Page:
“No problem. Let’s just double or triple the bullet weight,” one might naively say. Unfortunately it’s not that easy. A 55gr .223 lead bullet, which shoots about 3000fps, is typically 3/4″ long. A 150gr bullet driven by the same load would be subsonic, but to be reasonably aerodynamic it would also be almost 2″ long, and this is where we run into some inconvenient facts about ballistics. We’re talking about rifles, and why are they rifled? In short: to keep the bullet pointed in the right direction. Rifling imparts spin to bullets fired through a barrel, and it turns out that the twist rate of the rifling is somewhat particular to the bullets a gun is designed to shoot. A bullet has to spin at a certain minimal rate to maintain stability throughout its flight. If it doesn’t spin fast enough then aerodynamic forces will cause it to yaw or even tumble, which disrupts all of the careful work that went into making a rifle that could send a bullet over a long and accurate flight path.

Spin Stability

One of the most accessible spin models for small caliber bullets is the “Miller Stability Formula” which estimates gyroscopic stability based on four parameters:

  1. Rifle twist rate
  2. Muzzle velocity
  3. Bullet length
  4. Bullet weight

Holding all else constant, bullet flight stability increases with higher muzzle velocity or twist rate (either of which cause it to spin faster), and decreases with shorter or lighter bullets (both of which require the bullets to spin faster to sustain stability).

According to the Miller formula a 2″ .223 bullet weighing 150gr and shooting 1000fps would require 1:4″ rifling (that’s one full turn in just 4″ of barrel length!) to stabilize. Neither bullets nor barrels are made anywhere near those specifications. The fastest rifling you can find in .22″ barrels is a sharp 1:6.5″, which at subsonic speeds is barely sufficient to stabilize the heaviest .22″ rifle bullets on the market, which are 1.16″ long 90gr boat-tail target bullets.

Granted, at subsonic velocities aerodynamic profile isn’t as important. So what are the heaviest bullets we can shoot with a .22 rifle? Lead has a specific gravity of 11, which means that for a given volume it weighs 11 times as much as water. Water weighs 253gr per cubic inch, so a .22″ diameter slug of lead (which has a volume of .038 cubic inches per inch of length) weighs 106gr per inch. If we are willing to fire a ballistically inefficient flat-nosed, flat-base, unjacketed lead slug then, according to the Miller Formula, a standard 1:9″ barrel can just barely stabilize about a 90gr (.9″ long) bullet at 1000fps.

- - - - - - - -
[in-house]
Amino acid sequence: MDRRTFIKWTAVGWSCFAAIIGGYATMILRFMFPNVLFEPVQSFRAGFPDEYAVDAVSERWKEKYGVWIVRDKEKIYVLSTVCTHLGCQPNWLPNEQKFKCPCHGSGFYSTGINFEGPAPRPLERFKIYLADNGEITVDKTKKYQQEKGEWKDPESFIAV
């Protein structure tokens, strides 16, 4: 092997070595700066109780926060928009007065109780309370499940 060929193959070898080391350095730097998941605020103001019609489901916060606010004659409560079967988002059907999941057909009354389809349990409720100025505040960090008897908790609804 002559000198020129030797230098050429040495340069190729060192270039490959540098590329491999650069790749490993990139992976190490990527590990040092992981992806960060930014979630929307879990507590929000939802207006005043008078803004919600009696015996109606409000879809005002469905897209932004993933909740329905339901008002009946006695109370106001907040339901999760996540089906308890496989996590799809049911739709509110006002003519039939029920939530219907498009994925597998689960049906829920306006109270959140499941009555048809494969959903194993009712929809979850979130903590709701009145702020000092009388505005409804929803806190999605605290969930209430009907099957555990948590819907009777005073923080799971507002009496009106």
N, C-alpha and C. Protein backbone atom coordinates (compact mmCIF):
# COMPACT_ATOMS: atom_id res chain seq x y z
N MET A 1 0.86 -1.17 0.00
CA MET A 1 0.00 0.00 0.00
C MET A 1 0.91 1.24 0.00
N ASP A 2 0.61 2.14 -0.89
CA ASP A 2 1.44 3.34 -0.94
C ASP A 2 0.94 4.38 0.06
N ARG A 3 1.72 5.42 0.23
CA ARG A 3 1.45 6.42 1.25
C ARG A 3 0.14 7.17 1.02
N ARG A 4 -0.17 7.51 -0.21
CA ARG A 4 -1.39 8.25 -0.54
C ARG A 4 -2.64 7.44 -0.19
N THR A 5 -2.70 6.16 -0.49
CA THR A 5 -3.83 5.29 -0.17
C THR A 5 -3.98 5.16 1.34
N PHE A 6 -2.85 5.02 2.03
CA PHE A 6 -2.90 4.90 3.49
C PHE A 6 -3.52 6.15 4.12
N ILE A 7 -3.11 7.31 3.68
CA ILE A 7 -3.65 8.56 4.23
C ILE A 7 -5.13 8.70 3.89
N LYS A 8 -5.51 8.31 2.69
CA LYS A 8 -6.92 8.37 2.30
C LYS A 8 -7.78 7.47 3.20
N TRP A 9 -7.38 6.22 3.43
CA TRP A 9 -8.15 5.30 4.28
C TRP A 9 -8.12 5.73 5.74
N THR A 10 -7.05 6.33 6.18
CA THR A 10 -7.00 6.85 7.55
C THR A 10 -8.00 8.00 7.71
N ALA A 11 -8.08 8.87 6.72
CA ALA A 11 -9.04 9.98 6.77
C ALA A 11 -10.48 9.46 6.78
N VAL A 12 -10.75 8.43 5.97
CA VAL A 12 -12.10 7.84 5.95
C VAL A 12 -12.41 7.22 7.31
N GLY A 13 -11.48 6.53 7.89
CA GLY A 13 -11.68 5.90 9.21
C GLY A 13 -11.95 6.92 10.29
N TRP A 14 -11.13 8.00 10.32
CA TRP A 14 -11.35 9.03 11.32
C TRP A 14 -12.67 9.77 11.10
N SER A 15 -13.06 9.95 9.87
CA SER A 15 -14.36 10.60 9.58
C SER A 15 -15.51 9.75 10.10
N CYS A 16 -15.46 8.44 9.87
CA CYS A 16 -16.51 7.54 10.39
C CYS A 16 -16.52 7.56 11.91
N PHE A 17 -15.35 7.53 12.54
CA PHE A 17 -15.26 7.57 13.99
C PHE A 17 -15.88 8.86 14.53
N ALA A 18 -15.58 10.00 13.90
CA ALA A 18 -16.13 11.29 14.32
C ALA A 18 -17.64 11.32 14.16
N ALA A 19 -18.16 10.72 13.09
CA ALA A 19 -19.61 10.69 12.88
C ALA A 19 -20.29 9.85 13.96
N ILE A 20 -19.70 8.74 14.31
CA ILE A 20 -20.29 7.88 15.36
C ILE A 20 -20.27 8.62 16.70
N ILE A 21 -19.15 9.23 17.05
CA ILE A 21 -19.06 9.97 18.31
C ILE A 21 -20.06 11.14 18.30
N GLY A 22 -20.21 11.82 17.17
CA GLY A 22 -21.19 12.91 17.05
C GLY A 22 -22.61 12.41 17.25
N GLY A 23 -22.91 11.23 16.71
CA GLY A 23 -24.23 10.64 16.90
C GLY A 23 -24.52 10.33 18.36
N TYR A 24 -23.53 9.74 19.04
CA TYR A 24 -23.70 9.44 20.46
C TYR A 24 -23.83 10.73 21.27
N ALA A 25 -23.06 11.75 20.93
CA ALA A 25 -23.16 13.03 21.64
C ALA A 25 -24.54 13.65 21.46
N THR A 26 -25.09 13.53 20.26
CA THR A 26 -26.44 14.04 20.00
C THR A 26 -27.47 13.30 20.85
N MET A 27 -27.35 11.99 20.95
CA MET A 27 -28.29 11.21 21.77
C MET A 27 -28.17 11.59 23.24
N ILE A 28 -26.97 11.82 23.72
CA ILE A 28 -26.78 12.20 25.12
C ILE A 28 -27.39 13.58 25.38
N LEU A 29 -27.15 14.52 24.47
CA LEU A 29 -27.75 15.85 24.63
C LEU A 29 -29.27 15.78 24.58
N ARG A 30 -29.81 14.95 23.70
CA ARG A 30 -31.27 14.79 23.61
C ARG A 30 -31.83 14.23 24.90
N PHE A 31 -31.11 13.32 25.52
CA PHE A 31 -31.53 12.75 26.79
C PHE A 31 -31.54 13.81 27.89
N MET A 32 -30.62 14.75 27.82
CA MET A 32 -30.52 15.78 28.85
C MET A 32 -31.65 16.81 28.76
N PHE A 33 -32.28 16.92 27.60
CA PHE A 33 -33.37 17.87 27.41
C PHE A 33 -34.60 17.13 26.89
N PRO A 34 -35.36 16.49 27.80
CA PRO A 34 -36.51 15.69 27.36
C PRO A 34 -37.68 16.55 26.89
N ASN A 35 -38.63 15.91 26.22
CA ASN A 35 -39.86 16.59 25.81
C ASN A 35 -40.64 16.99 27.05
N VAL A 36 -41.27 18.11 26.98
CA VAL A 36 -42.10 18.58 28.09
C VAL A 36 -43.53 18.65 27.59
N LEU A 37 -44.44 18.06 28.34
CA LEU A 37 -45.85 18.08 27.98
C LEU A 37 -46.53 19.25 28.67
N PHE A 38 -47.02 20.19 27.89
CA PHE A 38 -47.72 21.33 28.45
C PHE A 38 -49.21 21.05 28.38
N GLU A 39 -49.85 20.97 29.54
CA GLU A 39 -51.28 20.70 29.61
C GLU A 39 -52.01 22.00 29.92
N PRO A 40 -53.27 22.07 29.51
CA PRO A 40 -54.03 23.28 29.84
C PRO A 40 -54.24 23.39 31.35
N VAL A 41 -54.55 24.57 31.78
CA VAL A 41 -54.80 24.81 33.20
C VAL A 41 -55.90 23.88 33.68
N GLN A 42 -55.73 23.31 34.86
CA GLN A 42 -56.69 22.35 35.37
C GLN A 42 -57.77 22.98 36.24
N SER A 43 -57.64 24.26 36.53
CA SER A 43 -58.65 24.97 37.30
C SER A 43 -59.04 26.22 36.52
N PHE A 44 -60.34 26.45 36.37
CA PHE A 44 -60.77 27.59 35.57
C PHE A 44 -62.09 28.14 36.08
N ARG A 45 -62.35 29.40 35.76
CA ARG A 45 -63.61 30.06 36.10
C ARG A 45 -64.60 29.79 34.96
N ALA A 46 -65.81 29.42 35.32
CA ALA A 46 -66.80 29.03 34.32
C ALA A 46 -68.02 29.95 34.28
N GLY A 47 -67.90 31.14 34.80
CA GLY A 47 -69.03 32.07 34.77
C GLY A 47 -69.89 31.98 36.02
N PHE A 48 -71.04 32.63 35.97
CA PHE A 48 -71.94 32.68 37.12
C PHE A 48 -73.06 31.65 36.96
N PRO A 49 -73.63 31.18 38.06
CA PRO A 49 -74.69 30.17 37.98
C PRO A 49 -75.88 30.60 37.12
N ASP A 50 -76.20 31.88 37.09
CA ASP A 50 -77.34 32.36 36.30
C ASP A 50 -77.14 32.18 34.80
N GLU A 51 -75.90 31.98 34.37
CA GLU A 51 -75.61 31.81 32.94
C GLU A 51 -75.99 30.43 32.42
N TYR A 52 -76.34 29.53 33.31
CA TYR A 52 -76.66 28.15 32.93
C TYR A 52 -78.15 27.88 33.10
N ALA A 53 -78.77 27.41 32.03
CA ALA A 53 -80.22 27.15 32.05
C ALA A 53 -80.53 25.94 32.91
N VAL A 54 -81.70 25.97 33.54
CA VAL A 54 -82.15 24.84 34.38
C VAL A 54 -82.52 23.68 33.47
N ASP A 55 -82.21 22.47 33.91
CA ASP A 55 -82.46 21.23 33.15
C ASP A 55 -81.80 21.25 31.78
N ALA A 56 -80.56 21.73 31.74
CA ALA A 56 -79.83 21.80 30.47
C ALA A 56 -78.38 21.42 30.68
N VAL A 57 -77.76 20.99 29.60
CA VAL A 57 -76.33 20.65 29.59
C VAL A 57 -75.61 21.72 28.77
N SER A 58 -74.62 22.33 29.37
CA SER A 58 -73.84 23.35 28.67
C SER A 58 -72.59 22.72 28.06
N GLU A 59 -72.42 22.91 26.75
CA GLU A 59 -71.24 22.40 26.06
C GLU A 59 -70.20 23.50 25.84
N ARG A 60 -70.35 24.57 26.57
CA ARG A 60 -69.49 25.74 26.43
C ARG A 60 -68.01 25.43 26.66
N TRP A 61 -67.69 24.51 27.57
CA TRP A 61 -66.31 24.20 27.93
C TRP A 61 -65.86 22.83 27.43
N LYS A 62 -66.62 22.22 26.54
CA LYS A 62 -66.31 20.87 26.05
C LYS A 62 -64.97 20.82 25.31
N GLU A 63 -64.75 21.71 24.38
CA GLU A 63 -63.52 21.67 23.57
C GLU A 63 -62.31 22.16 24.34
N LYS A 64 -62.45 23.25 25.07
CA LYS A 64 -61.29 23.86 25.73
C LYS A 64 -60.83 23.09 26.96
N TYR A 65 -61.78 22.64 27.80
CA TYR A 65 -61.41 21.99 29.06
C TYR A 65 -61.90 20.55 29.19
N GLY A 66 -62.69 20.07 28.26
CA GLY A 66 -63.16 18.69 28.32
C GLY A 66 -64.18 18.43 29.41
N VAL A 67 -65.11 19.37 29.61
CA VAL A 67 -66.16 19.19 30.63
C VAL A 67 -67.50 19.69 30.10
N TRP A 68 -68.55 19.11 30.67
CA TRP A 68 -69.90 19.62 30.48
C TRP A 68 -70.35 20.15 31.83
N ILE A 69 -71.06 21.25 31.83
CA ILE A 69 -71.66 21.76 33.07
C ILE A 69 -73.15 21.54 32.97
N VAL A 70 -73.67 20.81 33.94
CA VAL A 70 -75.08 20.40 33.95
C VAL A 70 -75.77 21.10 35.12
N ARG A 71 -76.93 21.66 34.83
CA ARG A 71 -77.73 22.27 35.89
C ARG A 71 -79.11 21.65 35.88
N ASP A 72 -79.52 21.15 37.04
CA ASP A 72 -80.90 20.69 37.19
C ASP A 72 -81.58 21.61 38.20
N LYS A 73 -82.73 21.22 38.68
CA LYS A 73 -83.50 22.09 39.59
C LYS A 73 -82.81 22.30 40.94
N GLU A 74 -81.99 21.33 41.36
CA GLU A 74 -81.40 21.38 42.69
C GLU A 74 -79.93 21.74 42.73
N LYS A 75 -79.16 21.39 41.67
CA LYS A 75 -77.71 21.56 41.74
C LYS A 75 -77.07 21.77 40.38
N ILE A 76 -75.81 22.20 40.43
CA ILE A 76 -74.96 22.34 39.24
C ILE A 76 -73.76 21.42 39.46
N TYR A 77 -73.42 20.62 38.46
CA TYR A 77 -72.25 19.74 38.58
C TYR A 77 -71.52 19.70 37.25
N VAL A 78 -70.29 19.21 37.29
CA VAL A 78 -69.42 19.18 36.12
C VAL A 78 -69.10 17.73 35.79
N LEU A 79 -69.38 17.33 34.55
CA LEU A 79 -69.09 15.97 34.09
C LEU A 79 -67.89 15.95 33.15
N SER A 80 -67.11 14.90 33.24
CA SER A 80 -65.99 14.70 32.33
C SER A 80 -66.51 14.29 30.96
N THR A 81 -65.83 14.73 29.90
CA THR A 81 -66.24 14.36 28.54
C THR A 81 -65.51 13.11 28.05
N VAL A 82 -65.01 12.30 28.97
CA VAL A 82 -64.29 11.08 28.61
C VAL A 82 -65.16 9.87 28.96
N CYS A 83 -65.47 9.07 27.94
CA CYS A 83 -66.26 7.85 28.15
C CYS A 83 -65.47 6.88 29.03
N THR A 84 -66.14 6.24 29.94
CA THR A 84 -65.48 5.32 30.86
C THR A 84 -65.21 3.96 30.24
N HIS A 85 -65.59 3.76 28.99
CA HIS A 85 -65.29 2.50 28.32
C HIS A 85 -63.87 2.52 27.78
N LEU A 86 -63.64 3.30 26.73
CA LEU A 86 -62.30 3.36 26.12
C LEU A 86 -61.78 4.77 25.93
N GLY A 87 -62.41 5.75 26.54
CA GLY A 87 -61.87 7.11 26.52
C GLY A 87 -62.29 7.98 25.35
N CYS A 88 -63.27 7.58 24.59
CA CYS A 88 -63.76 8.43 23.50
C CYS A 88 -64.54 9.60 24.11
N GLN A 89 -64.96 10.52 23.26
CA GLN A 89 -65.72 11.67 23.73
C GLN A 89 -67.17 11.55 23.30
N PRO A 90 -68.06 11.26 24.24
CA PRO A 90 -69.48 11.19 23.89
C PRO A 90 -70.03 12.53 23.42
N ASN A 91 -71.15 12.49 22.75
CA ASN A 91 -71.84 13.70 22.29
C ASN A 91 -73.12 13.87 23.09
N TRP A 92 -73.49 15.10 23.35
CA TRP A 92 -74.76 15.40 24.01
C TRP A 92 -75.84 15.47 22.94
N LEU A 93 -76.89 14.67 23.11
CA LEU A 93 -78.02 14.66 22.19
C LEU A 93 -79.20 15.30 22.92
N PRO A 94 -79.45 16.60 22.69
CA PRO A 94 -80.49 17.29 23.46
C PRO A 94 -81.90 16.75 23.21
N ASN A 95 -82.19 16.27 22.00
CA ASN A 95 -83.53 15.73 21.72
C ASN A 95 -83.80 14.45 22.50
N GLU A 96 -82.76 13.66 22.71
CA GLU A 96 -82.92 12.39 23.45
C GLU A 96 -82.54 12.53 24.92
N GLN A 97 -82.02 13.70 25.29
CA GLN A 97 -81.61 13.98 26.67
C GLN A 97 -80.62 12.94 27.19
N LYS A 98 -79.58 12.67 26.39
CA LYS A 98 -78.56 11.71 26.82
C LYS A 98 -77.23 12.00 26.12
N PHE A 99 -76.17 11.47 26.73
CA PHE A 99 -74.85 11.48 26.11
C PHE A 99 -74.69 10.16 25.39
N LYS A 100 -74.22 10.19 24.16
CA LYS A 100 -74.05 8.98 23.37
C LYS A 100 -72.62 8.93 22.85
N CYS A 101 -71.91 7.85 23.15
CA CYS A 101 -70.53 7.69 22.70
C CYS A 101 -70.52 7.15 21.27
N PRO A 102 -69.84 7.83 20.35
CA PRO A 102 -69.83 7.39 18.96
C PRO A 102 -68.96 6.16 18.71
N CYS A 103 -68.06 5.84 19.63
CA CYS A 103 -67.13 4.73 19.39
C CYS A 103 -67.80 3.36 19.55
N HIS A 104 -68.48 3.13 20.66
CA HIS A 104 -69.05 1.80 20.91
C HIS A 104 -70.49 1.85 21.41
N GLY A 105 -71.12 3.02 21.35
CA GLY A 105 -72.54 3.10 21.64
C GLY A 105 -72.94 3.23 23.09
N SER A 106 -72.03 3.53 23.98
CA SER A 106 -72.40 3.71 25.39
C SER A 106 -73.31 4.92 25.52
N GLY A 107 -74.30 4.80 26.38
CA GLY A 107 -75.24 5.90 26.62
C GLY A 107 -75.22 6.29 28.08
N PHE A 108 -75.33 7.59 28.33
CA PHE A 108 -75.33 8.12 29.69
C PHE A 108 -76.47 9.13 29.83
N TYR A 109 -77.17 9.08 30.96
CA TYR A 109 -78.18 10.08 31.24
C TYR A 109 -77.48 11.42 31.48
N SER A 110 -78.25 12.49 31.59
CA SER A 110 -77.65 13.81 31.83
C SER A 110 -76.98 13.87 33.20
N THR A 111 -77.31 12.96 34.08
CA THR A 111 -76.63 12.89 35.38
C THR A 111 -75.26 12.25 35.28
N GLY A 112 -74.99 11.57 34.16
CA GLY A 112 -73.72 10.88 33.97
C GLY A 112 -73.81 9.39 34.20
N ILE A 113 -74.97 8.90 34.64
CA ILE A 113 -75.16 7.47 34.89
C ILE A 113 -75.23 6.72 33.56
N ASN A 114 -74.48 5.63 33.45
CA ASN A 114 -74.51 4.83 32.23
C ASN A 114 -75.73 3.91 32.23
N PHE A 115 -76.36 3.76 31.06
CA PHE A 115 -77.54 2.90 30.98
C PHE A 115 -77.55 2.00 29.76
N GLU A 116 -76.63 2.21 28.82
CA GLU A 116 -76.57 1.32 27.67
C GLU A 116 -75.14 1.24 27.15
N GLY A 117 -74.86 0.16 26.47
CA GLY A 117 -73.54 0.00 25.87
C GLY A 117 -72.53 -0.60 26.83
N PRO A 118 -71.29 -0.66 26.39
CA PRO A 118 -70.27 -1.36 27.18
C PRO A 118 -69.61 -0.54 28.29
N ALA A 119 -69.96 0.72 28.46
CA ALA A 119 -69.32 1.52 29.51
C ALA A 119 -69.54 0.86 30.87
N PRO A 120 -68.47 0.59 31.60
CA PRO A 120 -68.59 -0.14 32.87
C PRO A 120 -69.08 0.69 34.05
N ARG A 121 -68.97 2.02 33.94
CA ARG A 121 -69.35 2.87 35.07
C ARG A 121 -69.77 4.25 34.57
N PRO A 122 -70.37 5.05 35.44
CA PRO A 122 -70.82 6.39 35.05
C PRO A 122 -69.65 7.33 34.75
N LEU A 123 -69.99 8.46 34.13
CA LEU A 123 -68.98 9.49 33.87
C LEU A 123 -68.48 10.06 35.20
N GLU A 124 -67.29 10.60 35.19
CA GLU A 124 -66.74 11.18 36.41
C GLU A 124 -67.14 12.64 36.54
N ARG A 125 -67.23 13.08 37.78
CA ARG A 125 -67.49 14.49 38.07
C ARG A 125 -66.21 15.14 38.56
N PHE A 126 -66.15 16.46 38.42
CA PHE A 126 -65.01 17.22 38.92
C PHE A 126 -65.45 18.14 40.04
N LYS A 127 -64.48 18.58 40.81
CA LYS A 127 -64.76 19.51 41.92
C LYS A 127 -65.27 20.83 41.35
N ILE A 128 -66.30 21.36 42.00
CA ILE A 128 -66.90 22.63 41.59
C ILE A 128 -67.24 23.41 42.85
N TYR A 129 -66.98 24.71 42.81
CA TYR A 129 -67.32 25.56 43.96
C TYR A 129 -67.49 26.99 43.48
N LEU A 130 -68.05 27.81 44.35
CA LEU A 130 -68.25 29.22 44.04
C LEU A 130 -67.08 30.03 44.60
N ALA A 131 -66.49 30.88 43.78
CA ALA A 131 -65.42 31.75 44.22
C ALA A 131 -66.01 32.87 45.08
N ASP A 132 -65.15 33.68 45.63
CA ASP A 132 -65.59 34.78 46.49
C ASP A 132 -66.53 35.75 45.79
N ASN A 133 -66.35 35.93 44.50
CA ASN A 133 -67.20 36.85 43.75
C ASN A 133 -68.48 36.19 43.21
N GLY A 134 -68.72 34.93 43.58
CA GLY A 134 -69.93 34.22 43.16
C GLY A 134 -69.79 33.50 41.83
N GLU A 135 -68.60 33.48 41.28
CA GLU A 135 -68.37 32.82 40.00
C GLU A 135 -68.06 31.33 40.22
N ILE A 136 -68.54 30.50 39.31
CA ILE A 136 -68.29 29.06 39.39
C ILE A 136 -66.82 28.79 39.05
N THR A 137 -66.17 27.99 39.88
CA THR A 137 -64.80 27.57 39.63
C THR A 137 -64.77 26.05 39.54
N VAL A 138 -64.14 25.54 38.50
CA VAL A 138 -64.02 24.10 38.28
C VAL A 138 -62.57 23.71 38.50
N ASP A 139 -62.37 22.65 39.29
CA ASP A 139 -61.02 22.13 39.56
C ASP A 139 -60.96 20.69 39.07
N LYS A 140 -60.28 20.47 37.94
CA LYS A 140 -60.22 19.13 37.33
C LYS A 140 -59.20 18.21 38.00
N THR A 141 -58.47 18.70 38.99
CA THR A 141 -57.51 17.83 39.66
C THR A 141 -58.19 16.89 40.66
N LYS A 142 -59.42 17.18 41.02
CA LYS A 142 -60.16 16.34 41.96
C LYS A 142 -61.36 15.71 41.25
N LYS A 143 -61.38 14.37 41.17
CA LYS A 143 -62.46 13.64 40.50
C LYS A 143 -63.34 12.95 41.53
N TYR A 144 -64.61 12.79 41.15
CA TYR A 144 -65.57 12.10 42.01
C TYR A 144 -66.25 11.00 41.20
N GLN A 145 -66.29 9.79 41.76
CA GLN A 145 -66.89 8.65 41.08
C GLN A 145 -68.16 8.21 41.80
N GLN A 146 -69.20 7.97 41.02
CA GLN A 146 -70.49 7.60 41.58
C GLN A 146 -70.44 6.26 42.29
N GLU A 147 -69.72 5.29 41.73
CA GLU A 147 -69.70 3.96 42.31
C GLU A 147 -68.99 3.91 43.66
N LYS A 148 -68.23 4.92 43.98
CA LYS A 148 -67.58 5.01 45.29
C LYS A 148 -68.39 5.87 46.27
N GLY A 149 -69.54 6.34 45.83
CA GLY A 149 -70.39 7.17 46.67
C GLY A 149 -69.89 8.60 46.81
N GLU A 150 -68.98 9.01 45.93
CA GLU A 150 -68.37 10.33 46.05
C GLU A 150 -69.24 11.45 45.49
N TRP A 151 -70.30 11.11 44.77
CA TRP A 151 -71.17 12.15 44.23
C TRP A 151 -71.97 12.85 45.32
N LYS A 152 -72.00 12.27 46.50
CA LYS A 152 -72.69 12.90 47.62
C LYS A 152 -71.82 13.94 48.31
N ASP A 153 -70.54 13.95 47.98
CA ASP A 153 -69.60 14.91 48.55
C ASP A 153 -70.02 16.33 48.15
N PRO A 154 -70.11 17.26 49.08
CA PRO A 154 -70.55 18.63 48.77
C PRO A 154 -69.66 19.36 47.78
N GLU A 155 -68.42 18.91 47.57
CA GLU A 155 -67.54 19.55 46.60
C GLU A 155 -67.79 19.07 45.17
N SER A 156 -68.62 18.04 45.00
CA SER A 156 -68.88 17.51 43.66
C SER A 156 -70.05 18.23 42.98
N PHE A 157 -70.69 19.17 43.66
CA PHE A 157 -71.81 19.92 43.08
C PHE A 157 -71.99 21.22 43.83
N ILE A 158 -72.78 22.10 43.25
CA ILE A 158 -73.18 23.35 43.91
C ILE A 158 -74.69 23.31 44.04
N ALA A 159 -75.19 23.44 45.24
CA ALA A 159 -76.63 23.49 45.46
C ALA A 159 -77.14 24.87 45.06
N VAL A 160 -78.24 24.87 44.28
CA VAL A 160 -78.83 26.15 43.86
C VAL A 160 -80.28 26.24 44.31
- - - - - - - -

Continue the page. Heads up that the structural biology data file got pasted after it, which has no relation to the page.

Extreme Shock makes pricey 100gr tungsten-powder slugs that are slightly denser than lead and will stabilize in 1:7″ barrels at subsonic velocities. If you don’t mind spending over $1/round that could be a decent route to go. But if you try lighter or pointier bullets you run into other problems related to case volume: Hodgdon has published two subsonic loads for .223 Remington. One of them uses a tiny amount of fast-burning powder, which turns out to be very problematic. After two out of six test loads I made fizzled and left the bullet stuck in the barrel Hodgdon techs noted that their TiteGroup subsonic recipes are very sensitive to variation. They now recommend only using the exceptionally bulky TrailBoss powder, which will reliably get the bullet out of the barrel, but (at least in my experience) not at very consistent velocities.

My conclusion: Why bother? Due to the stability constraints in .22 caliber with conventional bullets you can’t go much past 70gr anyway. Forget trying to get a .223 autoloader to cycle on such light loads. Meanwhile, for a fraction of the price you could be shooting Aguila’s 60gr .22LR, or any number of grades of 40gr .22LR.

.22 diameter bullets

10/22 Precision Rematch

KIDD 10/22 in Archangel stock, Ruger 10/22 with Feddersen barrel in Vantage stock

These are both Ruger 10/22 style semi-automatic rifles built for shooting .22LR with maximum accuracy. On top is an $860 rifle built entirely by KIDD Innovative Design. The receiver and trigger are milled from aluminum, and the bolt from hardened steel. The single-stage trigger is also a crisply machined assembly that adjusts down to a pull of just 1.5 pounds. The lightweight barrel is guaranteed to group inside of half an inch at 50 yards. The gun here is screwed into a comfortable $100 ProMag Archangel Target stock